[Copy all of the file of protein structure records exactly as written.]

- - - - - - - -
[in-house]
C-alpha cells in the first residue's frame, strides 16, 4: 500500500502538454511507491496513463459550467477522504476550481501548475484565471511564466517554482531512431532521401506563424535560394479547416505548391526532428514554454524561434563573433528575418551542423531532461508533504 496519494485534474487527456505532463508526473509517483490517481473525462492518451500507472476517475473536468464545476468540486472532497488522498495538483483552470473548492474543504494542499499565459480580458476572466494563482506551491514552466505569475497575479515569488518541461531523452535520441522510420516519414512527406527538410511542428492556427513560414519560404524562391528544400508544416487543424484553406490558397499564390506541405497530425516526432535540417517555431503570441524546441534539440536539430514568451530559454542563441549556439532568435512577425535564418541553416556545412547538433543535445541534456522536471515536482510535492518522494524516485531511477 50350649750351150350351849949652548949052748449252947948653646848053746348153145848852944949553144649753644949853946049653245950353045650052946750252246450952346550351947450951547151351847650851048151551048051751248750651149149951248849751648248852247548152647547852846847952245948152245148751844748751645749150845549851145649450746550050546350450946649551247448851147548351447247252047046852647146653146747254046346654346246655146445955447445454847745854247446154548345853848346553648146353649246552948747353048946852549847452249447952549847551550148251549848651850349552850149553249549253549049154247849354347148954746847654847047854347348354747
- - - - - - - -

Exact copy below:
[in-house]
C-alpha cells in the first residue's frame, strides 16, 4: 500500500502538454511507491496513463459550467477522504476550481501548475484565471511564466517554482531512431532521401506563424535560394479547416505548391526532428514554454524561434563573433528575418551542423531532461508533504 496519494485534474487527456505532463508526473509517483490517481473525462492518451500507472476517475473536468464545476468540486472532497488522498495538483483552470473548492474543504494542499499565459480580458476572466494563482506551491514552466505569475497575479515569488518541461531523452535520441522510420516519414512527406527538410511542428492556427513560414519560404524562391528544400508544416487543424484553406490558397499564390506541405497530425516526432535540417517555431503570441524546441534539440536539430514568451530559454542563441549556439532568435512577425535564418541553416556545412547538433543535445541534456522536471515536482510535492518522494524516485531511477 50350649750351150350351849949652548949052748449252947948653646848053746348153145848852944949553144649753644949853946049653245950353045650052946750252246450952346550351947450951547151351847650851048151551048051751248750651149149951248849751648248852247548152647547852846847952245948152245148751844748751645749150845549851145649450746550050546350450946649551247448851147548351447247252047046852647146653146747254046346654346246655146445955447445454847745854247446154548345853848346553648146353649246552948747353048946852549847452249447952549847551550148251549848651850349552850149553249549253549049154247849354347148954746847654847047854347348354747